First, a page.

Winning Cures Everything

Stephen LardnerContributor IDecember 20, 2010

EAST RUTHERFORD, NJ - DECEMBER 19:  Michael Vick #7 of the Philadelphia Eagles against the New York Giants at New Meadowlands Stadium on December 19, 2010 in East Rutherford, New Jersey.  (Photo by Nick Laham/Getty Images)
Nick Laham/Getty Images

"You play to win the game." This simplistic quote made infamous during a post-game rant by Herm Edwards, tells you almost everything you need to know about sports. Sure, sports fans are inundated these days with statistics, quirky facts and emotional stories of redeemed athletes; but at the end of the day, we all tune in for one reason: To see who wins the game. That's it. Unless you're a granny watching your little Johnny play his first game on television, there's only one thing stopping you from giving in to the wife and flicking over to Desperate Housewives: that never-ending intrigue of "who's gonna win."

We don't cheer for our sports figures to be the highest-caliber citizens, nor do we long for them to organize an annual charity match. As corny as it may sound, we want, over all else, for them to win, for them to lead our beloved teams to victory. Of course, it's always heartwarming to hear stories about athletes looking to use their fame and wealth to make a difference, such as the €800,000 soccer academy in Sierra Leone that was founded by Craig Bellamy, the former Liverpool forward and current Cardiff City captain, in 2008. These stories go a long way towards humanizing the players we root for week after week, sometimes even managing to further endear themselves to us as athletes.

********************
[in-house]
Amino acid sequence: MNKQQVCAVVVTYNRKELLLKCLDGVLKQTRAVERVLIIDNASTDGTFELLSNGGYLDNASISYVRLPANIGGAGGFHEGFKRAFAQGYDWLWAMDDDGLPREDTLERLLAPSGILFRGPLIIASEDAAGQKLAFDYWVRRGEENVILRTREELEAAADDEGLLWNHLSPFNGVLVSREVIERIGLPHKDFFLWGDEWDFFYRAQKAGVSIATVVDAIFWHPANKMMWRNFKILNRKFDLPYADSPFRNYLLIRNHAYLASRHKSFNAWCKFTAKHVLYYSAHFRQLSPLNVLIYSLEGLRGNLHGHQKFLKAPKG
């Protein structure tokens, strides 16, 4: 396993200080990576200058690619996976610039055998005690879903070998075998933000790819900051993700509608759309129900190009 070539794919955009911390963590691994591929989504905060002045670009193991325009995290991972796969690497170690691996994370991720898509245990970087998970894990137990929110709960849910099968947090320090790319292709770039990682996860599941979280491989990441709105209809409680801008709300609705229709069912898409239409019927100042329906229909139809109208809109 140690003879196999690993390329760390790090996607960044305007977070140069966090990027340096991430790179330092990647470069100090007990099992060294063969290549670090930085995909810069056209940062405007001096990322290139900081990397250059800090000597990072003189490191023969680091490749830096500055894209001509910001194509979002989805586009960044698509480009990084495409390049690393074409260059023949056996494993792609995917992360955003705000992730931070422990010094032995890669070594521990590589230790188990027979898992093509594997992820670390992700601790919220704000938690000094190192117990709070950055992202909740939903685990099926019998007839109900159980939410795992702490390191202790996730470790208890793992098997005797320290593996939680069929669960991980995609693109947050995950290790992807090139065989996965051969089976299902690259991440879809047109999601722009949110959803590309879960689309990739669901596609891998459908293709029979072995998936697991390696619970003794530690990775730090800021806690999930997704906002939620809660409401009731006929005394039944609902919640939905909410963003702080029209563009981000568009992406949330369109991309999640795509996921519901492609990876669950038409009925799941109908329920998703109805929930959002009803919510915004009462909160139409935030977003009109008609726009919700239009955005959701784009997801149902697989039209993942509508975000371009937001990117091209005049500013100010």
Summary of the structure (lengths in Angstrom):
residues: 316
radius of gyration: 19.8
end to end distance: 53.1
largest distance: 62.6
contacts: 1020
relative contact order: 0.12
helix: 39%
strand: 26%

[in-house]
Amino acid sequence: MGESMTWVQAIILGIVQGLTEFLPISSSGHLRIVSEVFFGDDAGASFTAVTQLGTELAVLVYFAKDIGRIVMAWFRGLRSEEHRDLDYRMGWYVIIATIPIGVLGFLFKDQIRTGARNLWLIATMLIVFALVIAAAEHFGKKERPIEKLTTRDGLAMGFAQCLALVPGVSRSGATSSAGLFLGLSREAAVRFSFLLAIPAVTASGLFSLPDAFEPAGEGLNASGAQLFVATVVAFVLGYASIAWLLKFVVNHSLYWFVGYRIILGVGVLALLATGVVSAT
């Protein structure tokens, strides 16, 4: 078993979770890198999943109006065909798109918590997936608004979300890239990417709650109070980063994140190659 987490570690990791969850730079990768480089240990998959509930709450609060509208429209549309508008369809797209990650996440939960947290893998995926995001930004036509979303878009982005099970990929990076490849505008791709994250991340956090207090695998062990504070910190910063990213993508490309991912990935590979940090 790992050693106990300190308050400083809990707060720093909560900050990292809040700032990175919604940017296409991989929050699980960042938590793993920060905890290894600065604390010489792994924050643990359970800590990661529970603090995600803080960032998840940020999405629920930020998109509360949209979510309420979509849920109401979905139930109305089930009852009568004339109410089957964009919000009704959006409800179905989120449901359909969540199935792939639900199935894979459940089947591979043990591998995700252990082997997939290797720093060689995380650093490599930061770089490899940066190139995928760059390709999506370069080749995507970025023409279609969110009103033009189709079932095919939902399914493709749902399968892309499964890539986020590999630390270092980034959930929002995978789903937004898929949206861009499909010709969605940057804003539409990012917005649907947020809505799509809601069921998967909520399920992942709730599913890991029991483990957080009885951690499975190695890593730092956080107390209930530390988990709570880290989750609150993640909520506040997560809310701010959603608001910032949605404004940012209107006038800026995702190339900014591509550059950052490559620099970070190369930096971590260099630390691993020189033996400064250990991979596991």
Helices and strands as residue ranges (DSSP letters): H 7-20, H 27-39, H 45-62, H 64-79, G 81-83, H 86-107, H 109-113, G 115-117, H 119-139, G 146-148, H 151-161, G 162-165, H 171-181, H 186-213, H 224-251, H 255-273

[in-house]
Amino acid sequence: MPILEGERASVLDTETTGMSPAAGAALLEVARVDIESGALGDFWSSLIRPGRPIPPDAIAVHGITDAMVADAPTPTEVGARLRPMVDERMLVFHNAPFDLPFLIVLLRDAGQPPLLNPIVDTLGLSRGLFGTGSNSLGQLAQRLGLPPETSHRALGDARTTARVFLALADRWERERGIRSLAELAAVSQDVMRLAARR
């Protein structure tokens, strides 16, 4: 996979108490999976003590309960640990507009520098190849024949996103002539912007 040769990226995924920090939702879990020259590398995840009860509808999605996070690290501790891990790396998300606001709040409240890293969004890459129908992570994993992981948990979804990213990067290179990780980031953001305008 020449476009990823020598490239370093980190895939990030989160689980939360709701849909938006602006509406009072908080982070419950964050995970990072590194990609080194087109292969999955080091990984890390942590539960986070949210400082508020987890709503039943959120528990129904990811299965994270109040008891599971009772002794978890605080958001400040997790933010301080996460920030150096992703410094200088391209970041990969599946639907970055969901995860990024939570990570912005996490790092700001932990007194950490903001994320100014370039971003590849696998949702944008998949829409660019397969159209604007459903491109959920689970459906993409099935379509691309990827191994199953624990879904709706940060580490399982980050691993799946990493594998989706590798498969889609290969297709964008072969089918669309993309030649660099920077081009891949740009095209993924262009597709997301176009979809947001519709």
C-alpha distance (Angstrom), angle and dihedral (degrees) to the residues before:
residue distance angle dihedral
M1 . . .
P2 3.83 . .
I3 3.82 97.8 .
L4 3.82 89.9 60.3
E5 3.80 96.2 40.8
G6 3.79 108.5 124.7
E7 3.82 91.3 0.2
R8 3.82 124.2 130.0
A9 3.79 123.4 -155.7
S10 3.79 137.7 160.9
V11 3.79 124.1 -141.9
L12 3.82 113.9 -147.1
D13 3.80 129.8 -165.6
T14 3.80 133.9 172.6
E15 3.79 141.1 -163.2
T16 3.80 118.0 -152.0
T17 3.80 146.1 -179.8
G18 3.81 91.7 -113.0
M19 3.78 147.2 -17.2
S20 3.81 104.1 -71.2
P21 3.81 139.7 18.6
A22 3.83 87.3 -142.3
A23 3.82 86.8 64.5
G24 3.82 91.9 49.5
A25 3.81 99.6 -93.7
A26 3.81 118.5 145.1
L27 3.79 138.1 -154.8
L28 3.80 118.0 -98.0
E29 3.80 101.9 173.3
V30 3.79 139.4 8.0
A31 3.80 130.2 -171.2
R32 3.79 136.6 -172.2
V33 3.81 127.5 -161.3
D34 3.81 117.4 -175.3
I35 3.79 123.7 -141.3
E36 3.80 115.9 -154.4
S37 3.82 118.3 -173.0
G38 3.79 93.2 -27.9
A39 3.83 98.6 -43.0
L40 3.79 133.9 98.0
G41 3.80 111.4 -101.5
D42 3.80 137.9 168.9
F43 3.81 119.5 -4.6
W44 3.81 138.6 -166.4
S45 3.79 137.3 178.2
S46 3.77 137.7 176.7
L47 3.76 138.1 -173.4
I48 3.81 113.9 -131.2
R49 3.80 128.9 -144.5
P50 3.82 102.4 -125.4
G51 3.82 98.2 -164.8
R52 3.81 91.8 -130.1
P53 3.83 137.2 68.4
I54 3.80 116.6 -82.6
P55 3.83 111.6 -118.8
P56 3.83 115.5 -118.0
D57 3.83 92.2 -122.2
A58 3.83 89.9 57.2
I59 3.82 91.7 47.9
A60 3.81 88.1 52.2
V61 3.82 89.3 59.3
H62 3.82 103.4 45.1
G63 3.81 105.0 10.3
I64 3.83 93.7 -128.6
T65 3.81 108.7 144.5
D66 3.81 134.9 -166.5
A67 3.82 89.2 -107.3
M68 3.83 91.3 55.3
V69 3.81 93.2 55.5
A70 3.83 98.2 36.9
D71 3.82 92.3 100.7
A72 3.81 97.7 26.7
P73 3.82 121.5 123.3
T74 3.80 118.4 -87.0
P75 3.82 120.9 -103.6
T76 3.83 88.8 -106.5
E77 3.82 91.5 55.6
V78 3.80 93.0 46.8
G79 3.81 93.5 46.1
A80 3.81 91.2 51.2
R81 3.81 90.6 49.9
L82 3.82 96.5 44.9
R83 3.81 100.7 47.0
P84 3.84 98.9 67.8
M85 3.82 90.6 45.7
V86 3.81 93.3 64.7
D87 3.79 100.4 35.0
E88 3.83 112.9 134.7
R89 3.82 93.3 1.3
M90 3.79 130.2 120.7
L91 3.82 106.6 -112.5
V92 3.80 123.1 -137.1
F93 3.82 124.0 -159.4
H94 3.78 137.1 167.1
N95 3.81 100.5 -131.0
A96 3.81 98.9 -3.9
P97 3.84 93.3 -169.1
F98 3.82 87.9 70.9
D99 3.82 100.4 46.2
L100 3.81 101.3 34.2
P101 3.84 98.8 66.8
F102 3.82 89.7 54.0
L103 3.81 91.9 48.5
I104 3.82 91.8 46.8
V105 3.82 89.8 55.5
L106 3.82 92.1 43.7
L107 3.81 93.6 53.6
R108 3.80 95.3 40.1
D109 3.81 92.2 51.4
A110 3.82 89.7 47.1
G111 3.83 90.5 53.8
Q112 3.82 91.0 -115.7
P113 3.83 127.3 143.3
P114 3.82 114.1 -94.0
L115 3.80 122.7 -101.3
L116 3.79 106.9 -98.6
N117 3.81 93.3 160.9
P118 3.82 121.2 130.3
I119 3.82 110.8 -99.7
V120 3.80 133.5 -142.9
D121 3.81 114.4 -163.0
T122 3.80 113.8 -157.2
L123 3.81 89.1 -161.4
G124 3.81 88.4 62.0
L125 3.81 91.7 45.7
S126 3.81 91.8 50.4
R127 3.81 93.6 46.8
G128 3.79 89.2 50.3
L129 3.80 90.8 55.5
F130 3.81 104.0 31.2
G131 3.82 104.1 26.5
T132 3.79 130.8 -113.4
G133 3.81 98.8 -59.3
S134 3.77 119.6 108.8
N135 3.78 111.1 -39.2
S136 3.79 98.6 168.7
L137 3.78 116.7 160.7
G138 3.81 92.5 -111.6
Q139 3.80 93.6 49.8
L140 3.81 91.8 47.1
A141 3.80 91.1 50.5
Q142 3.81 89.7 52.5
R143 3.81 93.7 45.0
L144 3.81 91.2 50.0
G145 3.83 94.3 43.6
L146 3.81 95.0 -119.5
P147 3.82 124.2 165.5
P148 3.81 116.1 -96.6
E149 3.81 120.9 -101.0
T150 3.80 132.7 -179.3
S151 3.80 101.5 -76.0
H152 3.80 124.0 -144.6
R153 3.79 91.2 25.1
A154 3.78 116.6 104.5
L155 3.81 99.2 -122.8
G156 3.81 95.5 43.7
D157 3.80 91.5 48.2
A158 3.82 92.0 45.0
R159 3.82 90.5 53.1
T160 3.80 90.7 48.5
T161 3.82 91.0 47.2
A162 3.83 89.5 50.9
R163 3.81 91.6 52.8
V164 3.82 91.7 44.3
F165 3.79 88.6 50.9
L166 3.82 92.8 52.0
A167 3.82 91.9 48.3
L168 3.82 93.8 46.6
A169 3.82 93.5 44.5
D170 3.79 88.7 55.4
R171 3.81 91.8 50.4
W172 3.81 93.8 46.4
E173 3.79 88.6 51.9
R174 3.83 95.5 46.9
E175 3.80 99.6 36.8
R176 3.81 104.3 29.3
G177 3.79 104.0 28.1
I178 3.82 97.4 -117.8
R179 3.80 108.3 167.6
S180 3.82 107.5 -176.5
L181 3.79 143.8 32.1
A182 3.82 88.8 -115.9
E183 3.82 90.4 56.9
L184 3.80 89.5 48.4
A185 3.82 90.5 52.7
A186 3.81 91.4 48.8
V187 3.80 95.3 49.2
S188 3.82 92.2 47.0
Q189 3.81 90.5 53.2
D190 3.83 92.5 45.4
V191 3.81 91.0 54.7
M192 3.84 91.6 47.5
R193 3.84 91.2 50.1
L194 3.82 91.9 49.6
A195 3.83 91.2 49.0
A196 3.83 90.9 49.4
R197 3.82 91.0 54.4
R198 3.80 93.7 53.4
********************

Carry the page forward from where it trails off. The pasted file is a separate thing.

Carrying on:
However, it seems as though for every tale that we hear of a superstar athlete doing his best Bono impression, there is unfortunately a sex scandal or drug overdose to balance the equation. Although such acts of charity and debauchery can seem at the time as if they will go on to define the player's career, they can be reduced to a mere footnote in most cases by success on the field.

The most recent example of this comes in the form of Michael Vick. Vick was in his prime and was one of the top ten players at his position when he was charged in 2007, with financing and directly participating in an interstate dog fighting venture, a revelation which disgusted and horrified almost every sports fan in the country. He later went on to serve 18 months in prison. The general consensus was that it was unlikely that Vick would ever play in the NFL again.

However, in September, after not having started a game in over three years, Vick was given the chance to be a starter again by the Philadelphia Eagles after their original starter was traded. He is in the midst of the most productive season of his career, has been the catalyst for several comeback victories and has his team sitting in first place in their division. The Virginia-native is also widely regarded as the favourite to win the league’s Most Valuable Player award. All of this surprising success on the field has arrived in conjunction with his personal rehabilitation off the field. He has been praised (by most) for his extensive work with the Humane Society in decrying the acts he previously engaged in. However, the speeches he has given to school children for the Humane Society would barely crack the headlines if his unprecedented play on the field wasn’t ruling the back pages anyway. When you’re playing well (and more importantly, winning), people will generally become more interested in what you do off the field, whether it’s good news or bad news. That’s just how it works in sports.

Take Wayne Rooney’s scandal for instance. Do you think people would have cared as much if John O’ Shea had been sleeping around? Undoubtedly, it would have made the news, but he never would have received the same amount of vitriol as Mr. Rooney. The reason being that Rooney scores goals, and goals help Manchester United win football matches in a much more obvious way than John O’ Shea’s defending does. Rooney had farther to fall than O’Shea but he has also has greater heights to scale.

If he leads United to a few more trophies and England to a deep run at the next World Cup, his prostitute shenanigans will be by no means forgotten, but they sure won’t be what he’s remembered for in 50 years. The same can be said for Vick’s dog fighting if he manages to win a Super Bowl with the Eagles.

So for Wayne Rooney, John Terry, Tiger Woods (19 majors should do the trick), and the rest of the flawed superstars trying to regain the public’s affection, here’s the formula. WIN.